In an instance or two, how could he not? Jesus was after all a man and if I cannot empathize with the man in Jesus, then indeed there is no hope. I have trouble identifying with gods, so I have to start with the man. In a recent blog I suggested that Jesus might not have been a stranger to the absurd and I cited that moment on the Cross when he cried to God, “Why has thou forsaken me.?” No doubt the cry came from Jesus, not the Christ.
Because humankind has at the very least felt pain, we can imagine what those penetrating nails might have felt like. In smaller ways, both as agent and object, we known betrayal. I have never been spat upon, but even here I can imagine the humiliation. If the Christ had to “become as a man,” then that would have included knowing absurdity. To love the woman at the well required empathy so Jesus must have suffered with her. That would mean that Jesus was well on the way to empathizing with man before he was crucified. But could even Jesus have imagined how horrible his sacrifice would become?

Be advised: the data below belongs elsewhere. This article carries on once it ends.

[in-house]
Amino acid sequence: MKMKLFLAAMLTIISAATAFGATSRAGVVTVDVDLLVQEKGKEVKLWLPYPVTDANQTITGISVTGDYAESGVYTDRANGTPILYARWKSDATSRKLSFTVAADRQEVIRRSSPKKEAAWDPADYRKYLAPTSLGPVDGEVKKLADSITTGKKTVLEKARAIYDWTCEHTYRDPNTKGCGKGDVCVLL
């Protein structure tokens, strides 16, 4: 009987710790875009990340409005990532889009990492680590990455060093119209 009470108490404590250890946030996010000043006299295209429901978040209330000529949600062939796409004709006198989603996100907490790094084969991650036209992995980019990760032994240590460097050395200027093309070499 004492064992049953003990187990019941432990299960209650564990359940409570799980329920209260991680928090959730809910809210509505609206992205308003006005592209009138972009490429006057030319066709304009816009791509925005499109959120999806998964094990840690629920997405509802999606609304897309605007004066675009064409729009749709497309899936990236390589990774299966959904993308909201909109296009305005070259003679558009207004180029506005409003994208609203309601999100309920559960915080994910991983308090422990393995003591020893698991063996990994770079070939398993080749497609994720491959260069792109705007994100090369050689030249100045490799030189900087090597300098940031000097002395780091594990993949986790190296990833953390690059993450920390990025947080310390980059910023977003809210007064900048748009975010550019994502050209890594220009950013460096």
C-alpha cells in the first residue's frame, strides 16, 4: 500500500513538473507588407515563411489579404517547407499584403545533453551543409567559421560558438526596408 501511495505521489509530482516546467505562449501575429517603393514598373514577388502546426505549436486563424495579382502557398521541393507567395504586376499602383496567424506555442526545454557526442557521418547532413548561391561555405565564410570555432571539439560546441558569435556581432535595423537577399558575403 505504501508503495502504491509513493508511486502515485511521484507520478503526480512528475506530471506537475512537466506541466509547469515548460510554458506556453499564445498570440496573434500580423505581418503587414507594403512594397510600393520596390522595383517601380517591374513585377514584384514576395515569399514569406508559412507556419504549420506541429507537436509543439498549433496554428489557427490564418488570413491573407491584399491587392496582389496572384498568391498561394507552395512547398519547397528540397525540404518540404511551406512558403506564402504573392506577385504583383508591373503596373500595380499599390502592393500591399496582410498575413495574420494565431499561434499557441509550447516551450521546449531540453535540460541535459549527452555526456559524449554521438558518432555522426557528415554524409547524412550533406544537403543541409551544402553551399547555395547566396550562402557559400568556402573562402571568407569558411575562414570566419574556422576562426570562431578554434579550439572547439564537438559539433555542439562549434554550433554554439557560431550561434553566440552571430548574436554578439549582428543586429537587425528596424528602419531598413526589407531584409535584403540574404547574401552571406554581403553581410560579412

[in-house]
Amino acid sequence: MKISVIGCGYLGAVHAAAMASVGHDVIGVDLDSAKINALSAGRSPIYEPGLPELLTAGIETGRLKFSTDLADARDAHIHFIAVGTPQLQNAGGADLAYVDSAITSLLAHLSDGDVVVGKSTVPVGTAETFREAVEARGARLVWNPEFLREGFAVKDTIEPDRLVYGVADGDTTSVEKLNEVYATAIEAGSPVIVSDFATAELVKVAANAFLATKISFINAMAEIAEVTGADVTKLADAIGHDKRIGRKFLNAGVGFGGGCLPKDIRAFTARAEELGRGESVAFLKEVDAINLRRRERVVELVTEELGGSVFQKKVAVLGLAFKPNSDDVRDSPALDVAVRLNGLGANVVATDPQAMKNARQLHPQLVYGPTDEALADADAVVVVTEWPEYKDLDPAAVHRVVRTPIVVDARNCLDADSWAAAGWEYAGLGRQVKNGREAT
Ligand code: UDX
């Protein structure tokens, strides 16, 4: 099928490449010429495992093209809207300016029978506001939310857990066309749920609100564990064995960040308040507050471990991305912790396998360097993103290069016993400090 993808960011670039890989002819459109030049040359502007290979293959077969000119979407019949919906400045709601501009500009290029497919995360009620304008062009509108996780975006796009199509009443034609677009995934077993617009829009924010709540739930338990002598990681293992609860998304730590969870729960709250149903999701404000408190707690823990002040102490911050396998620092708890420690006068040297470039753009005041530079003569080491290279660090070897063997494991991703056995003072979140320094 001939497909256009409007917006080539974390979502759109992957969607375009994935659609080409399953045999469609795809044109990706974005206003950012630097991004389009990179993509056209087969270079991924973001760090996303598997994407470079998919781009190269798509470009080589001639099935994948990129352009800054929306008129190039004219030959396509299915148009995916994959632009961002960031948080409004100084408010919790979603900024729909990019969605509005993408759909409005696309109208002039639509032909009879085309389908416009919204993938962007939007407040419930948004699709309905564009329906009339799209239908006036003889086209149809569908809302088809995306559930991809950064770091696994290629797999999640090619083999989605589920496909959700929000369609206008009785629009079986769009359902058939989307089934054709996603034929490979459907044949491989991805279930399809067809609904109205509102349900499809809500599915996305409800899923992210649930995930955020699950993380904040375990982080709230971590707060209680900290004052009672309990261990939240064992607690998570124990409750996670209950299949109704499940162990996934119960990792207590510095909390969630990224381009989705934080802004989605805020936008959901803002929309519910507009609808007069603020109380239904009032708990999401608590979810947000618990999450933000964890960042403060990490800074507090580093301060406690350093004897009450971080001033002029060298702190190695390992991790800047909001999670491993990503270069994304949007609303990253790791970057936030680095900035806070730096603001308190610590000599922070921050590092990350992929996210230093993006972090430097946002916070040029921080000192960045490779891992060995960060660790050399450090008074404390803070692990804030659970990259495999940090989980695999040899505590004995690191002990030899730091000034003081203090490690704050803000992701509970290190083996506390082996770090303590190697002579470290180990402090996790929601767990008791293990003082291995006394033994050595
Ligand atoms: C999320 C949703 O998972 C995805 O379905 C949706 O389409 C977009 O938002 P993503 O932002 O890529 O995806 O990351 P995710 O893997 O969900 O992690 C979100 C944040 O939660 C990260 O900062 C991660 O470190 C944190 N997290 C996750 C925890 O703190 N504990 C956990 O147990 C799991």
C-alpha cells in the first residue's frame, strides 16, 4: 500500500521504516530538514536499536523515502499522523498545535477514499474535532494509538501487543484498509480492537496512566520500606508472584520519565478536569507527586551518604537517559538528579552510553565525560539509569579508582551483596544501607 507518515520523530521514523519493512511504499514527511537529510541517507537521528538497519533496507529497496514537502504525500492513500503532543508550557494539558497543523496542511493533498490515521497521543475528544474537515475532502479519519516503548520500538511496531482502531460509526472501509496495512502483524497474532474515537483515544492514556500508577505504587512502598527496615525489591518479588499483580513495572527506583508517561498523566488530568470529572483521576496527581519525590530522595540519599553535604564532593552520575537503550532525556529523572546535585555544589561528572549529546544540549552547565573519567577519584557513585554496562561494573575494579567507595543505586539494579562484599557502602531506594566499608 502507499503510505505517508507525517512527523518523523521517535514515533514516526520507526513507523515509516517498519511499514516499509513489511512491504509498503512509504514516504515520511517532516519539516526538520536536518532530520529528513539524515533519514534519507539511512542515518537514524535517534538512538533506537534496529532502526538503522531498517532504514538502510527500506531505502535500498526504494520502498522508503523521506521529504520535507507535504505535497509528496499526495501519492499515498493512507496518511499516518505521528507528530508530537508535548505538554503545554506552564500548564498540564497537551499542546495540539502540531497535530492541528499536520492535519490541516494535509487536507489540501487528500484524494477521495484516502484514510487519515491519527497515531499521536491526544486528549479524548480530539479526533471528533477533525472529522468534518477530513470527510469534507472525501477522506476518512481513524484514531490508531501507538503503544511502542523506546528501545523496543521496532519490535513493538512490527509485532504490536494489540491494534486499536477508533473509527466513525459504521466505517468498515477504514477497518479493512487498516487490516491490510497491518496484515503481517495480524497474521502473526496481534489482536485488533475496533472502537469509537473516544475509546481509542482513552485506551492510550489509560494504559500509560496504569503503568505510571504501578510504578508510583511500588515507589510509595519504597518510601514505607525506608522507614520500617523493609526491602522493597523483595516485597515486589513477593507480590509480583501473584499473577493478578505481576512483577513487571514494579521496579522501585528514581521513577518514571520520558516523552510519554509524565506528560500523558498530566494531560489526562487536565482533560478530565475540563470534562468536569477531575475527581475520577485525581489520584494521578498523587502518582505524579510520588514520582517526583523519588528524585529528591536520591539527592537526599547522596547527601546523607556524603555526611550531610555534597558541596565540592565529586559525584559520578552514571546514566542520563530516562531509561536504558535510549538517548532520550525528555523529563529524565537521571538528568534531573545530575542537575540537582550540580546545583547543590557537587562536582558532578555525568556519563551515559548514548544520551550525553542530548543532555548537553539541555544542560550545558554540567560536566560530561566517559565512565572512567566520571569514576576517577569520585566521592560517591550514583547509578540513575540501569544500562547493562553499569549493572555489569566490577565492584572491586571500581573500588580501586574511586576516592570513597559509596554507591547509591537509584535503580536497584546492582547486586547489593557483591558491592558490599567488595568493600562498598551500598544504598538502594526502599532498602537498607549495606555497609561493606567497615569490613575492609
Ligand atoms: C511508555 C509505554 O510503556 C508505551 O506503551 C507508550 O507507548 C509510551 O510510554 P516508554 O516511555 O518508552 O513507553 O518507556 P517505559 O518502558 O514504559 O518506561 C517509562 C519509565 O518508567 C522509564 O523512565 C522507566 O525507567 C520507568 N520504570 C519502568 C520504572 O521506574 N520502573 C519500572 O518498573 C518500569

In the mythical world before the Fall there was no sense of the absurd. The Fall is all about being plummeted into the absurd. As for the unholy despair of Existentialism, with the exception of Native Americans, Blacks and some other select groups — decidedly not white, middle-class and fortunate — I don’t believe a majority of us in our history have known what living under Nazism was like. I also don’t think we sense the anguish of all the Europeans who “capitulated.” That was the absurd at its finest. Those years in Europe only reinforced a far more tragic view of life than we Americans have. The British, an insular people like Americans, take a more optimistic view.
Steadfast and cautious,